Everybody in the workplace has the right to be treated with dignity and respect. There should be no place for bullying or harassment of any kind. However, for those who are victims in this way it can be very difficult to know what to do and who to turn to.
There are two terms to be defined:
This can be categorised as offensive, intimidating, malicious or insulting behaviour which is intended to undermine, humiliate, denigrate or injure the other person. It can be obvious or insidious, but whatever form it takes it is unwarranted and unwelcome to the recipient.
This can be defined as unwanted conduct which affects the dignity of men and women in the workplace. It can relate to age, sex, race, disability, religion, sexual orientation, nationality or any personal characteristic of the person concerned. Again it can be obvious or insidious; it can be repeated behaviour or a single, isolated incident. However, whatever the situation, it must be seen to be demeaning and unacceptable to the individual concerned.
Some examples of bullying/harassment
- Spreading malicious rumours about somebody.
- Unfair treatment.
- Supervision which is overbearing.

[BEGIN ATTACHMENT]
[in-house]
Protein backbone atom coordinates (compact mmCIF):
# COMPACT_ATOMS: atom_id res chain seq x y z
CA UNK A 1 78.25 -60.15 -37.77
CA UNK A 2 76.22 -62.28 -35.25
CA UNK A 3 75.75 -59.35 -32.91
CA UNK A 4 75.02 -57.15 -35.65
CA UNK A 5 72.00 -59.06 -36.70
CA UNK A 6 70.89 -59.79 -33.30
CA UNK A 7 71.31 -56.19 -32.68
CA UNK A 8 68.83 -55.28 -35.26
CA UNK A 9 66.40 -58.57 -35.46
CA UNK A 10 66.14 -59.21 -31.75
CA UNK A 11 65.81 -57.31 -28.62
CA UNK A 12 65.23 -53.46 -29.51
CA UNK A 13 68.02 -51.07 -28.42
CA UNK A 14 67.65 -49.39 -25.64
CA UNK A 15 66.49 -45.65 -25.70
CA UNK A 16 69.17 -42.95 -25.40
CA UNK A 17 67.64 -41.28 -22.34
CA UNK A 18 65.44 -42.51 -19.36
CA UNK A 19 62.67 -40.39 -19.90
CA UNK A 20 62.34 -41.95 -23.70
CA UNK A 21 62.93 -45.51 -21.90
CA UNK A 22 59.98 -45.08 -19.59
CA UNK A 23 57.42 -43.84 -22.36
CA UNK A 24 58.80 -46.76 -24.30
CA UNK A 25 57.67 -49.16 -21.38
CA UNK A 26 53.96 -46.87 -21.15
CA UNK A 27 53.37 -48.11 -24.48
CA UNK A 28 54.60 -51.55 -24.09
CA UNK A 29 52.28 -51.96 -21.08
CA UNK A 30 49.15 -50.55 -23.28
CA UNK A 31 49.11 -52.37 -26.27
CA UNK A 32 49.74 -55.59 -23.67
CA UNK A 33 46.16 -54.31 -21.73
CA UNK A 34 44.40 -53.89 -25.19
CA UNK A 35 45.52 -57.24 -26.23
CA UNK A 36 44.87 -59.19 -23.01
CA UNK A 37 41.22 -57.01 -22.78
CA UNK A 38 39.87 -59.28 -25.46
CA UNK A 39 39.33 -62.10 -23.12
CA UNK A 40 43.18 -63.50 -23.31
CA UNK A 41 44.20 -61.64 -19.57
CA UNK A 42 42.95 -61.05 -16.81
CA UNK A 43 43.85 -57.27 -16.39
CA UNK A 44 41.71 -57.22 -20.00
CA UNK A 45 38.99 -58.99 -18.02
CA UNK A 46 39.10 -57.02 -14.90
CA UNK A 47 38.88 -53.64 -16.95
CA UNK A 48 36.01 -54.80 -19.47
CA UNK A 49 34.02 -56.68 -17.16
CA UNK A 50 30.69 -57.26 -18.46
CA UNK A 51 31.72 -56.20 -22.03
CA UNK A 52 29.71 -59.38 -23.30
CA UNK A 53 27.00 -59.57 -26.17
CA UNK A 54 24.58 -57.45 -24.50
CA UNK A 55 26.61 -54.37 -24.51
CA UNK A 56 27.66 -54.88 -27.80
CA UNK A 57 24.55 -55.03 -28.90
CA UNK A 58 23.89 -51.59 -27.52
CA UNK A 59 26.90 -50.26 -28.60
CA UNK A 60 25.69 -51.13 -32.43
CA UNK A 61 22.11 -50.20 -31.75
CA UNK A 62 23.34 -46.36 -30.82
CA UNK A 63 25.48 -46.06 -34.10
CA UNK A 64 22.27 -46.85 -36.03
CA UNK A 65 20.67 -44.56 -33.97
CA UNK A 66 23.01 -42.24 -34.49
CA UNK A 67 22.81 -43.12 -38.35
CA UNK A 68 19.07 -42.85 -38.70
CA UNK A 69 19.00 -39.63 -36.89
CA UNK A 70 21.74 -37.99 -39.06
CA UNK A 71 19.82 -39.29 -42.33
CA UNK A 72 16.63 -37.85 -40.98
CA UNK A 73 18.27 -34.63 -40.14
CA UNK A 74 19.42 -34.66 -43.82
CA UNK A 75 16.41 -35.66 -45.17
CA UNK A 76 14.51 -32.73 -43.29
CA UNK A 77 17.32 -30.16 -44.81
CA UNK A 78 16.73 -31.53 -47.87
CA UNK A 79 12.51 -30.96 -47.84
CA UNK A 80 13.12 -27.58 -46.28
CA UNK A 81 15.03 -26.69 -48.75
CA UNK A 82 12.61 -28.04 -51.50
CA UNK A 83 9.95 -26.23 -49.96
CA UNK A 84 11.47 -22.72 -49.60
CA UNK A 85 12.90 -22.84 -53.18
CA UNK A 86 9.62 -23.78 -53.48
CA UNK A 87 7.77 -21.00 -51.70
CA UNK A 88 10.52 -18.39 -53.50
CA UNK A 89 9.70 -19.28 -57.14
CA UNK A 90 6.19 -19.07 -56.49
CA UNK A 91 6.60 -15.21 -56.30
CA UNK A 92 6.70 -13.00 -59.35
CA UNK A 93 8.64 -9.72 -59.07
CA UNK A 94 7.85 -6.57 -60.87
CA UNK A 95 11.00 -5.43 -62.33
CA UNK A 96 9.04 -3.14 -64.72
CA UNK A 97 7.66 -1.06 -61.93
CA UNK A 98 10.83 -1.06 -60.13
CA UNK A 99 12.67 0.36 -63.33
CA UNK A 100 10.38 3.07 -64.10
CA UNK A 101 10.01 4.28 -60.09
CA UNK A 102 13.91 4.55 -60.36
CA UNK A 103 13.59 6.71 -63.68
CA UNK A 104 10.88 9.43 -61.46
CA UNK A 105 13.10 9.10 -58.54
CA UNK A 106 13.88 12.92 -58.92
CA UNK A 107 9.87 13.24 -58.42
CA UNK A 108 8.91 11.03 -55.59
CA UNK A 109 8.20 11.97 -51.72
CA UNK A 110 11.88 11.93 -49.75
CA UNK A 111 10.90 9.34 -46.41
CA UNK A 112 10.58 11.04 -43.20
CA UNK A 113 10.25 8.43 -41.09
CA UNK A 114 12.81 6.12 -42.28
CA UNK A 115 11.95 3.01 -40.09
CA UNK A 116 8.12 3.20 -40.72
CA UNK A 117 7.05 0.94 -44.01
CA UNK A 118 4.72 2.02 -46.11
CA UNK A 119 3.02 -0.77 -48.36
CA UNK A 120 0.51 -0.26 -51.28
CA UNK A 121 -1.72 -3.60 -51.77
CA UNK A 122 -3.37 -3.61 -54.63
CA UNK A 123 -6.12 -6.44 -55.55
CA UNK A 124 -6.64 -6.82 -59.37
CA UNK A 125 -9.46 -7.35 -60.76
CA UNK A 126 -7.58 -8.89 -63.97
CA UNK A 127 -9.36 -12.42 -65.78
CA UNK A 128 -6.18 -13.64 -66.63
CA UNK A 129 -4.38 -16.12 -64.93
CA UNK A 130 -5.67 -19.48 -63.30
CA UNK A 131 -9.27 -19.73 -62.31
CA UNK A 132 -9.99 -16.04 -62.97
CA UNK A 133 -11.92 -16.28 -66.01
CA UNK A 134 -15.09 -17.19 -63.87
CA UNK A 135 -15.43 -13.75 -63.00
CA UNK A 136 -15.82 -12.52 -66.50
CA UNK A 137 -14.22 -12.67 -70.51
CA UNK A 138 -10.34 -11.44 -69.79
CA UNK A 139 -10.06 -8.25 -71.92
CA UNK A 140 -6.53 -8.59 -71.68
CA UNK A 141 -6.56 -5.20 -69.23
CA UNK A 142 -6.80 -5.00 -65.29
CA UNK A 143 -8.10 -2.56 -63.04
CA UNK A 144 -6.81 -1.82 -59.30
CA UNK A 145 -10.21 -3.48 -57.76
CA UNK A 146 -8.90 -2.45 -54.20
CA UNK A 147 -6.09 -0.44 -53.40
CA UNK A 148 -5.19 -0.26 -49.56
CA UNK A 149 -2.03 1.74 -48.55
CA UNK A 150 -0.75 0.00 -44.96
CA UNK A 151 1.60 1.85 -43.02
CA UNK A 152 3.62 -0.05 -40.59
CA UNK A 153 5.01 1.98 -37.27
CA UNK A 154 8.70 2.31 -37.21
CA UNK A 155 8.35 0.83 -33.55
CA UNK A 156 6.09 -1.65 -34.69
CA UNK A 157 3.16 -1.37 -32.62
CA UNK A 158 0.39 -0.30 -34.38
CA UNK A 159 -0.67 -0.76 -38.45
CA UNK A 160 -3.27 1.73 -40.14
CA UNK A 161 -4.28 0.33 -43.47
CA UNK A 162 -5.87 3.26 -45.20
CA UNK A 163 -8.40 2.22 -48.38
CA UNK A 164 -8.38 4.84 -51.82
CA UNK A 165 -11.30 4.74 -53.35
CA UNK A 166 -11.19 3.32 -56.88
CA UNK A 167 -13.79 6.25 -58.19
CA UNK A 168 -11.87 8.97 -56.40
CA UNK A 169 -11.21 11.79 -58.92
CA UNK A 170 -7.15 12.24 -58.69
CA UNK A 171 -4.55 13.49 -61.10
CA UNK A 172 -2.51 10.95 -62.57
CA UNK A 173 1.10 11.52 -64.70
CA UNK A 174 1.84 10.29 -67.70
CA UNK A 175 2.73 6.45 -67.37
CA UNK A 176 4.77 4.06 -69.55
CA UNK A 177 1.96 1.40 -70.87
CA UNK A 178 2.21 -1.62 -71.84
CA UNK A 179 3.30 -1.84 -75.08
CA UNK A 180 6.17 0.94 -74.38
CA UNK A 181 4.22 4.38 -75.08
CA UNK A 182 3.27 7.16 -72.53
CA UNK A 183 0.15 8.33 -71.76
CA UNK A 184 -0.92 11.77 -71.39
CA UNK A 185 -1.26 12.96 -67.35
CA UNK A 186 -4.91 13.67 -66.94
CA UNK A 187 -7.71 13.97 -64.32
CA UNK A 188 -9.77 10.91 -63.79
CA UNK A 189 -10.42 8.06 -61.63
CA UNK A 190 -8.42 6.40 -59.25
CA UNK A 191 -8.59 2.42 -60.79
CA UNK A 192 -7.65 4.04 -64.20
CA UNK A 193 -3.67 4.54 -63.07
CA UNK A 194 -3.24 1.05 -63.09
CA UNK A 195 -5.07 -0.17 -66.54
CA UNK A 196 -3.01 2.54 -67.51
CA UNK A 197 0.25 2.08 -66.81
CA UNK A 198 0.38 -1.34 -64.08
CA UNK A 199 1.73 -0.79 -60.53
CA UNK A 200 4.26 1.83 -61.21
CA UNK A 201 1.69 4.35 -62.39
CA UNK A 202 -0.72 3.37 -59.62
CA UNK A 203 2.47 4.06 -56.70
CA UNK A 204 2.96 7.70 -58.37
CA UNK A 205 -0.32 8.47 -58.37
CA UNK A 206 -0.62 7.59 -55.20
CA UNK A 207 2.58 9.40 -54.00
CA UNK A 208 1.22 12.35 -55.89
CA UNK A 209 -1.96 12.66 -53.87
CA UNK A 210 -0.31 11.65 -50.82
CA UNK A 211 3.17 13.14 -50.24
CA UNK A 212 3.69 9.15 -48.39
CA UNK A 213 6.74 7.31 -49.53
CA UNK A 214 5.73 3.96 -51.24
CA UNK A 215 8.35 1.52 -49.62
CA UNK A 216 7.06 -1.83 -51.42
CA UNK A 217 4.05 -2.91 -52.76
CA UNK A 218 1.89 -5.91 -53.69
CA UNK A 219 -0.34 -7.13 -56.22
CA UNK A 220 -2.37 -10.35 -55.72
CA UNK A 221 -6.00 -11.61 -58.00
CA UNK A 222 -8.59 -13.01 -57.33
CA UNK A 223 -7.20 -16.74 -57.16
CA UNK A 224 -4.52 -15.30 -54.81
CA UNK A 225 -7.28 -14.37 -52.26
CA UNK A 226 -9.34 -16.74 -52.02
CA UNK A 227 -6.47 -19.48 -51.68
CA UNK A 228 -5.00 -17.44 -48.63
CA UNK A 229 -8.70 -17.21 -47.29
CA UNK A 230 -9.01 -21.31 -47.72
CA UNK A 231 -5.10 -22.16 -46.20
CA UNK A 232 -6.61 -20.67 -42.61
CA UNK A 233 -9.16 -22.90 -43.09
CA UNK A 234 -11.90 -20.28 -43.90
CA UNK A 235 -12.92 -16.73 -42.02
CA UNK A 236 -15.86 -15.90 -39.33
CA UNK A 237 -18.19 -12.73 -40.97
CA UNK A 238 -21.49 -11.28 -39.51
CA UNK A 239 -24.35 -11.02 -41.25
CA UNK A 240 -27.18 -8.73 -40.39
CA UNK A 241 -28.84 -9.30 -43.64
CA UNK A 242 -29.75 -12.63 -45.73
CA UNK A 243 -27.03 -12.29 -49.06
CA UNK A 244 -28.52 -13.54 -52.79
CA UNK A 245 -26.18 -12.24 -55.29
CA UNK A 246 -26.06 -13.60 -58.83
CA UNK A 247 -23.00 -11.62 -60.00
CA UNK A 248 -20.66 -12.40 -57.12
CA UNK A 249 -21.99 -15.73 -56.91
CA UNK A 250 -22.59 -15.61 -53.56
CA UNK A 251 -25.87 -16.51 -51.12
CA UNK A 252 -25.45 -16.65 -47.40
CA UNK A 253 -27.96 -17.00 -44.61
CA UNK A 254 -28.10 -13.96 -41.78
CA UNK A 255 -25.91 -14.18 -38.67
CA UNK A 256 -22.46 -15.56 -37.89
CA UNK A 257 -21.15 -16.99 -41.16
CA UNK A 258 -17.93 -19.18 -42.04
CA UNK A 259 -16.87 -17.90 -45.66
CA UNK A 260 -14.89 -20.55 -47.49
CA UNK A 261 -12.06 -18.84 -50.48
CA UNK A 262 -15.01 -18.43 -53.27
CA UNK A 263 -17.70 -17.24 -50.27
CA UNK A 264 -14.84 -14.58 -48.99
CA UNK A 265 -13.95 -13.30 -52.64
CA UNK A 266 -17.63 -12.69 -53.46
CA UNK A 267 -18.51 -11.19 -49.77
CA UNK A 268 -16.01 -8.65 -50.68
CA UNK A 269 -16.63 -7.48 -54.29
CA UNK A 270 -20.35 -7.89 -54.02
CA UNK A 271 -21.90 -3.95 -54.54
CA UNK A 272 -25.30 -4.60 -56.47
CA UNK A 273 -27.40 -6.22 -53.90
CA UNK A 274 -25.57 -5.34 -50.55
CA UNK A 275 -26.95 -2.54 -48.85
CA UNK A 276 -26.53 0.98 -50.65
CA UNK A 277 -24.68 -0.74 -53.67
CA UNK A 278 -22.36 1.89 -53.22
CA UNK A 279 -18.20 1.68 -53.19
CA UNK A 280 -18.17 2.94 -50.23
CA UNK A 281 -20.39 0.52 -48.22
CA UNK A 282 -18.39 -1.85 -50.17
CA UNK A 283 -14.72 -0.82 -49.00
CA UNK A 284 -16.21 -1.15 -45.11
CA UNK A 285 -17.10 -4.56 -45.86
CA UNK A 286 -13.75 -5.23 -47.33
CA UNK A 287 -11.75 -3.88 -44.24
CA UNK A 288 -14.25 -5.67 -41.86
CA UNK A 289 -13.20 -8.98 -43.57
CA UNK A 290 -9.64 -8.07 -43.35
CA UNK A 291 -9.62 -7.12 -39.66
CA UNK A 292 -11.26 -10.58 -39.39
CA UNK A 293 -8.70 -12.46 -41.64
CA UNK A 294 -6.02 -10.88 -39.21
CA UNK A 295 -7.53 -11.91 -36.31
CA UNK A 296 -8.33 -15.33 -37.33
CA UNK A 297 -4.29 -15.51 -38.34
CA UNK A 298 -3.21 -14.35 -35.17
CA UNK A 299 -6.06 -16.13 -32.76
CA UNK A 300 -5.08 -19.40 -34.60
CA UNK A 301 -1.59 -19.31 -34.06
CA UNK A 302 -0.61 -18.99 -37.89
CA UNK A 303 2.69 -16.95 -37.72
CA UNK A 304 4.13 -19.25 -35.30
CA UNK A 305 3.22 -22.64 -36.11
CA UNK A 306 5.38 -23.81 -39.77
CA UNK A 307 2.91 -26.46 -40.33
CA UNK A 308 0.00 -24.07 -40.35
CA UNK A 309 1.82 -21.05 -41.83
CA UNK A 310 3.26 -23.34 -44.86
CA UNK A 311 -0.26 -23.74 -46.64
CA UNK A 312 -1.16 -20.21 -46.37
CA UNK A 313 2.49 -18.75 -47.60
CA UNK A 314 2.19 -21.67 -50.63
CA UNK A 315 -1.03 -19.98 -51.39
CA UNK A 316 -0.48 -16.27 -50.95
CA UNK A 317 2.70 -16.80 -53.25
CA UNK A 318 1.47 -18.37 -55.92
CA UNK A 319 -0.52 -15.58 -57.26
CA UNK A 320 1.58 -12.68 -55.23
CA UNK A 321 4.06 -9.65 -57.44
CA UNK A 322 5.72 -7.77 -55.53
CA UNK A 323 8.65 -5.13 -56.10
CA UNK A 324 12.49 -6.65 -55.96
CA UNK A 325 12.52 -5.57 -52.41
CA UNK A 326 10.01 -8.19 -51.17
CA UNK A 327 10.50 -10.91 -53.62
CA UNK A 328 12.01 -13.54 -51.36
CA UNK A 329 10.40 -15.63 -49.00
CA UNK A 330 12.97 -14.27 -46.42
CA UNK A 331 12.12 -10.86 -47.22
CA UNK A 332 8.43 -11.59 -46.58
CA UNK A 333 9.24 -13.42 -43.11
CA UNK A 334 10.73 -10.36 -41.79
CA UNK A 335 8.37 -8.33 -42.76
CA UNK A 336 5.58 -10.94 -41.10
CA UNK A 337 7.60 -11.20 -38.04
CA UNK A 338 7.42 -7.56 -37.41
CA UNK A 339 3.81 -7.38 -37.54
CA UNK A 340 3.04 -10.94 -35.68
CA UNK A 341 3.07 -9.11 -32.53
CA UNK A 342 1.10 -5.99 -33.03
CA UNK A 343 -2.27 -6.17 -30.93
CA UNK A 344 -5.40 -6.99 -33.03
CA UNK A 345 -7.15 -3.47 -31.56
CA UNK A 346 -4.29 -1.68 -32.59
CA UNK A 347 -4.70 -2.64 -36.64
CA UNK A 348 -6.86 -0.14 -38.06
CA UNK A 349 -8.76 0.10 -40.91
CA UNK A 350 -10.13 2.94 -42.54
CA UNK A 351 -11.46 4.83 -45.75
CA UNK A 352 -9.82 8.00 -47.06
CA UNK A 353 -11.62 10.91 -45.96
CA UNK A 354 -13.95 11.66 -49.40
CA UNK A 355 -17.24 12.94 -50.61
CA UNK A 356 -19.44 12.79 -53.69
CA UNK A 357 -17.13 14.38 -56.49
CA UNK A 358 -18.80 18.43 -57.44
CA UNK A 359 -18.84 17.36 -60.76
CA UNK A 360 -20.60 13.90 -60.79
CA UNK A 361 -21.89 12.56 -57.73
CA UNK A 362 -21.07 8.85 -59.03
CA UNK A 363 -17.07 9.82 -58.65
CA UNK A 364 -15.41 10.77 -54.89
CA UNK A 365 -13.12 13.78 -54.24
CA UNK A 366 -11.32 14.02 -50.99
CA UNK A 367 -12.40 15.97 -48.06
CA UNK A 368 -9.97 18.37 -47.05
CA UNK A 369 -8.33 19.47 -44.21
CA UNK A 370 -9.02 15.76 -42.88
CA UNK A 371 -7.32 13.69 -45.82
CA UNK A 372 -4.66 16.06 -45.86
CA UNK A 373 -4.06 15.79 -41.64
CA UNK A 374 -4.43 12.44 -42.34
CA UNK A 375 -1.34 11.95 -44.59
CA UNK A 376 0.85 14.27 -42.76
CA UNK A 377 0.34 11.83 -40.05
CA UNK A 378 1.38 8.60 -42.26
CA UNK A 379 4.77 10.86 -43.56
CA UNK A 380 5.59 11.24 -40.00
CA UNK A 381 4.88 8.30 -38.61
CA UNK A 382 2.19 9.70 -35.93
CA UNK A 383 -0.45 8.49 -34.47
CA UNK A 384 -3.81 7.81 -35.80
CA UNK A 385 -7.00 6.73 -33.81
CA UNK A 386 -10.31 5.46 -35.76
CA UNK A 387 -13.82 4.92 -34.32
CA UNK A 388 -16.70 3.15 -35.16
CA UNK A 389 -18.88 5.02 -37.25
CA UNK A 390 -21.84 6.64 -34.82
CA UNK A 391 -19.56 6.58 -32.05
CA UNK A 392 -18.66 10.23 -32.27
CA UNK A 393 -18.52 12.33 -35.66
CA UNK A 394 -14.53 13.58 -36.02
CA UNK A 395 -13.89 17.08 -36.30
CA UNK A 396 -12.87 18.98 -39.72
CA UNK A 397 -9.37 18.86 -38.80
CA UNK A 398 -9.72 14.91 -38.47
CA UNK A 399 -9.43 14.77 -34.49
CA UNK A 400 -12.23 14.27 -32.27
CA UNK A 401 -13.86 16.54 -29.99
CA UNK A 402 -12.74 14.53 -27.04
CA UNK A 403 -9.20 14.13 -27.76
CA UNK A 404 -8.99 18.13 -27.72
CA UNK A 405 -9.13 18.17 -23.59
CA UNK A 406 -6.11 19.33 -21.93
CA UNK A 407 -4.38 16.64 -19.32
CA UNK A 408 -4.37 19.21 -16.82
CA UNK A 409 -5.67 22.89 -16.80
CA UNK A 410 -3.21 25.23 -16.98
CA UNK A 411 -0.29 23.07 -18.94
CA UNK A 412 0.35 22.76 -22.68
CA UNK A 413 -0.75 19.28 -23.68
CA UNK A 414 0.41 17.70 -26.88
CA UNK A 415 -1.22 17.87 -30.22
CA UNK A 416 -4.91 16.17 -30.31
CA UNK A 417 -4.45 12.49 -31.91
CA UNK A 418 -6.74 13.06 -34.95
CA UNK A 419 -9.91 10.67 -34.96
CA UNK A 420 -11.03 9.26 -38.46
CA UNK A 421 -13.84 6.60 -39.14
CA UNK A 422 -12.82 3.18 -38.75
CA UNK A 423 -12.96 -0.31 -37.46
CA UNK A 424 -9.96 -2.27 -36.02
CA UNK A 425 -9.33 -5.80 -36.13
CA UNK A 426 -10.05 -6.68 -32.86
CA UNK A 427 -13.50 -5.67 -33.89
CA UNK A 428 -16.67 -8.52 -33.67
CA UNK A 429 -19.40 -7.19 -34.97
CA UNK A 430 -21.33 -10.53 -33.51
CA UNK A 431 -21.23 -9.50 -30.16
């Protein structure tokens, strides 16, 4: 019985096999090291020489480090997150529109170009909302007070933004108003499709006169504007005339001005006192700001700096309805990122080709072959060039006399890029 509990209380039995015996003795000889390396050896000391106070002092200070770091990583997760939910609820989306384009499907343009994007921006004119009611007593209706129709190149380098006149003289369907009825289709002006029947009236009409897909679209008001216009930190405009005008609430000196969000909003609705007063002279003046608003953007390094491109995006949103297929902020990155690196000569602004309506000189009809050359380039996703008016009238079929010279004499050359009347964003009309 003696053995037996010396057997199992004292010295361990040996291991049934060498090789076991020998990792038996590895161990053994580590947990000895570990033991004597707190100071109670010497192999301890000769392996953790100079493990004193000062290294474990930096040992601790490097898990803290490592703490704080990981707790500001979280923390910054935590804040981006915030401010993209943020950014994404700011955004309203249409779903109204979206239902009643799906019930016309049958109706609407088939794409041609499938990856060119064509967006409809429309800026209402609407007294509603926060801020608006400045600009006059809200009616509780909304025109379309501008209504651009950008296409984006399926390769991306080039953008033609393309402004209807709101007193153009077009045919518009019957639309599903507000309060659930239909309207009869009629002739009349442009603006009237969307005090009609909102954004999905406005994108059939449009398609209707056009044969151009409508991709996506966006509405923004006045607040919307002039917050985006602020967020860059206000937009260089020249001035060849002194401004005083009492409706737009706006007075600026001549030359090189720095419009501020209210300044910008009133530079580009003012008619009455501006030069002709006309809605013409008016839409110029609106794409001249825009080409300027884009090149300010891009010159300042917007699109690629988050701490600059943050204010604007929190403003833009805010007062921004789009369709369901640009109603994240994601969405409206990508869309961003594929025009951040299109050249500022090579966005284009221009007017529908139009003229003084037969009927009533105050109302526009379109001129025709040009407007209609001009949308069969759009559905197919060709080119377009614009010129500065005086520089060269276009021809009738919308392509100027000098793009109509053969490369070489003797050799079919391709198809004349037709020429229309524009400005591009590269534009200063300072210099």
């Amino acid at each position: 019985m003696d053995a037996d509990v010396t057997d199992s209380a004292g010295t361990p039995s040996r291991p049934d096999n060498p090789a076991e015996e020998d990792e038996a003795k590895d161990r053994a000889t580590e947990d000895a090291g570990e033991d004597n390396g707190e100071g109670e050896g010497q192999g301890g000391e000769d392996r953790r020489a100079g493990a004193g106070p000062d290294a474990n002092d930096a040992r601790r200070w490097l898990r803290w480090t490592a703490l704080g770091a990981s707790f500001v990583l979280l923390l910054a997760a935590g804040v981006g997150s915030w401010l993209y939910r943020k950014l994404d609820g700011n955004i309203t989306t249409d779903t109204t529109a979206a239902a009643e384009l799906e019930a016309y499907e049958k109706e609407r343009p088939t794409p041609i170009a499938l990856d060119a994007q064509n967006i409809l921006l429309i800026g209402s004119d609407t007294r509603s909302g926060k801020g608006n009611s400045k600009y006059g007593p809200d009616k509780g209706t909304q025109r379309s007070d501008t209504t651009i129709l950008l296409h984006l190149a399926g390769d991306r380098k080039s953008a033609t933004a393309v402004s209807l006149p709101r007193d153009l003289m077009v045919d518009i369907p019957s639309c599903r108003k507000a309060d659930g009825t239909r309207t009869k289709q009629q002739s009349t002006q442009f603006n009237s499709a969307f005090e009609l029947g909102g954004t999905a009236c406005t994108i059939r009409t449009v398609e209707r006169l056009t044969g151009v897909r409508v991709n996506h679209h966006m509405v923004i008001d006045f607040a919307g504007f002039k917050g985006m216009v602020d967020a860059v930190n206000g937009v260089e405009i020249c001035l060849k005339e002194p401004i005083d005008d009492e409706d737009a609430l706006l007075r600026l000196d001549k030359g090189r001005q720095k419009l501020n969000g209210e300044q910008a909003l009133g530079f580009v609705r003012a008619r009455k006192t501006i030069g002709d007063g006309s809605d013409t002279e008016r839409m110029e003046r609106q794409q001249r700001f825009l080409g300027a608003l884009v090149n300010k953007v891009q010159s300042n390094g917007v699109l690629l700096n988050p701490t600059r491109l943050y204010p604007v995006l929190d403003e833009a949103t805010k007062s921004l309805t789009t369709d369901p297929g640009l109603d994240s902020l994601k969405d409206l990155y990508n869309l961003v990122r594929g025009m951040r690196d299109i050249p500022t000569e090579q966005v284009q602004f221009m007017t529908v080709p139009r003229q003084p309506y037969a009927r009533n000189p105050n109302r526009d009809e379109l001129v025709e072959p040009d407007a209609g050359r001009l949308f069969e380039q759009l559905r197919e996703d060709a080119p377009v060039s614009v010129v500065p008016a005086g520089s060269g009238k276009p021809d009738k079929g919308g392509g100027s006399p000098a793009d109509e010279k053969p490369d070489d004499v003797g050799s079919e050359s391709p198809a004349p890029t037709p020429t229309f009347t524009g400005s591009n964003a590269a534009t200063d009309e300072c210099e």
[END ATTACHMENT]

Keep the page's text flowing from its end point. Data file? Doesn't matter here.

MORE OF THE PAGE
- Unwelcome sexual advances.
- Making threats or comments about job security without foundation.
- Constant, unjustified criticism of a competent worker.
- Blocking promotion or training opportunities for someone.
It is commonly assumed that behaviour which is categorised as harassment or bullying is face to face, direct contact and most is, however it is not necessarily so. It can also be found in written form, phone calls and other means.
The role of the employer
Employees are owed certain duties by their employer in terms of welfare and the investigation of complaints. The firm in which such behaviour takes place should have bullying and harassment policies and should have measures to protect against unfair dismissal, harassment or victimisation claims.
- The firm should create formal bullying and harassment policies for the staff handbook and should try and ensure that all workers are well aware of the expectations of the company.
- It should ensure that comments and actions in the workplace are within the bounds of acceptable behaviour and that staff are kept informed of any issues which arise in this regard.
- The staff handbook, if there is one, should include clear and fair disciplinary procedures including confidentiality provisions.
Any complaints the employer receives which relate to harassment or bullying should be treated seriously and dealt with immediately and all investigations should be objective and independent. Bigger firms may have their own designated complaints officer but all firms, when considering bullying and harassment issues, should determine as fairly as possible whether the actions can be reasonably considered capable of causing offence.